Title: Climate change; Confronting the global experiment
Author: Millar, Constance I.
Source: In: Cooper, S and S Frederickson (eds), Proceedings of the 27th Annual Forest Vegetation Management Conference, Growing the Future, S.L. Cooper (Compiler). January 17-19, 2006, Redding, California. University of California, Shasta County Cooperative Extension, Redding, California: p. 1-35
Description: Earth’s natural climate system is characterized by continually changing climates, with climate regimes that oscillate quasi-cyclically at multiple and nested scales from annual to multi-millennial, and commonly change abruptly. Under naturally changing climates, plant species track changes at all scales in individualistic manner, with plant communities changing as dominances fluctuate and species ranges shift. The capacity of plant species to adapt to changing natural climates depended historically on their ability to move over the landscape following favorable conditions. The human-dominated climate system, into which earth entered in the mid 20th century, extends beyond relevant historic reference in the nature of control (greenhouse gas emissions), rapid and global rates of directional change (warming), and superelevated carbon dioxide and methane levels. Modeled future climates anticipate continuing trajectories of climate and greenhouse gases for several hundred years even if greenhouse gas emissions are reduced soon. The extensive human footprint of land use severely restricts the capacity of plant species to adapt to the rapid changes. General principles for vegetation management are elaborated under five “R’s”, and include: Reduce greenhouse gas emissions; Resist change; create Resilience to change; anticipate and enable Response to change; and conduct TRiage.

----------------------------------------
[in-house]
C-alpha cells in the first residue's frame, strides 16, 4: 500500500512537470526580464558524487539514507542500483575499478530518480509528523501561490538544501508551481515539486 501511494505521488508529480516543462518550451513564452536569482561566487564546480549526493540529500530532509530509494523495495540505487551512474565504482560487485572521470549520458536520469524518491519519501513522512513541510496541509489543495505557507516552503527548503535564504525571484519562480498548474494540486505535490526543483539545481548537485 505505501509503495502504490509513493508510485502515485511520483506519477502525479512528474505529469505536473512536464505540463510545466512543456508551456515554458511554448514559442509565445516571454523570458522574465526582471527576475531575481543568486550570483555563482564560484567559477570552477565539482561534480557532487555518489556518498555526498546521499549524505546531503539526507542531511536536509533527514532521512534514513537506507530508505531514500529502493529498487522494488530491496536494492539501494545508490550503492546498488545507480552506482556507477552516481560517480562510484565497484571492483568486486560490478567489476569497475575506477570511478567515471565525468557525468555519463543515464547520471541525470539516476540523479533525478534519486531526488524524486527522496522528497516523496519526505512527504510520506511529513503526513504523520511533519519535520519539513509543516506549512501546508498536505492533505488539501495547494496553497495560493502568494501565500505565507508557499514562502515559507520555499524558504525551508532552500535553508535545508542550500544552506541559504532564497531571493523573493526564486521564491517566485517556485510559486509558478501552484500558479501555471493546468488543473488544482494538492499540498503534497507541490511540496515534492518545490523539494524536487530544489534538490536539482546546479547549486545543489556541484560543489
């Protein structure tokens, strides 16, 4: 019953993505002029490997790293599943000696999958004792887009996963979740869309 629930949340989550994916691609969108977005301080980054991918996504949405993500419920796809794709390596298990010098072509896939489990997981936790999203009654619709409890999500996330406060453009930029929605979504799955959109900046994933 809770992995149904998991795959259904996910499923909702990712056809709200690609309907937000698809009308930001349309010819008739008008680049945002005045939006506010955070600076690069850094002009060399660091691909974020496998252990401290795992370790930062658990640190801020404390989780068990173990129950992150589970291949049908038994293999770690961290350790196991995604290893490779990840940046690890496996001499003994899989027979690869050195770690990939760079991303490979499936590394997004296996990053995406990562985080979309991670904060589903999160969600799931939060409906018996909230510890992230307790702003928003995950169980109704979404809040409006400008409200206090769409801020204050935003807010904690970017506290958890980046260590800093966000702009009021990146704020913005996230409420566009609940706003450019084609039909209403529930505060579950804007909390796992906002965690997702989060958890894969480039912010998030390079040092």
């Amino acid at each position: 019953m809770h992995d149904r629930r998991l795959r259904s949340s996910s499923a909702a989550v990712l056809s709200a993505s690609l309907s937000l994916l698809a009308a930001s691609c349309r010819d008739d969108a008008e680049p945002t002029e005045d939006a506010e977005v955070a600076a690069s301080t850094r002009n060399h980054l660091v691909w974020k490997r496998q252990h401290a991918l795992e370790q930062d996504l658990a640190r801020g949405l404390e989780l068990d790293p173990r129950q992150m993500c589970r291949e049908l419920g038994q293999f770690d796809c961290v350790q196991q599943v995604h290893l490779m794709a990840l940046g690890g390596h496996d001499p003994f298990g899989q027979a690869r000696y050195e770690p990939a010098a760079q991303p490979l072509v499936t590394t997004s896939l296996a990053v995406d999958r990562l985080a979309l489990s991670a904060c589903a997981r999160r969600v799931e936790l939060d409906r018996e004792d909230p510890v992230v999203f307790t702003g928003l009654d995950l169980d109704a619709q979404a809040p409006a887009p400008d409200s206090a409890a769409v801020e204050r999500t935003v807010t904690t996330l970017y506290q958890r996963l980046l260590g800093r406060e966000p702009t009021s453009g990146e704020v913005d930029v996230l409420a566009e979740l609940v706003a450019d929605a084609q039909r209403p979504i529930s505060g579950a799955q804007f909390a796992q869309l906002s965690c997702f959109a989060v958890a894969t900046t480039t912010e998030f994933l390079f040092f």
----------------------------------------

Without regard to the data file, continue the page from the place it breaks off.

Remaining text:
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Millar, Constance I. 2006. Climate change; Confronting the global experiment. In: Cooper, S and S Frederickson (eds), Proceedings of the 27th Annual Forest Vegetation Management Conference, Growing the Future, S.L. Cooper (Compiler). January 17-19, 2006, Redding, California. University of California, Shasta County Cooperative Extension, Redding, California: p. 1-35
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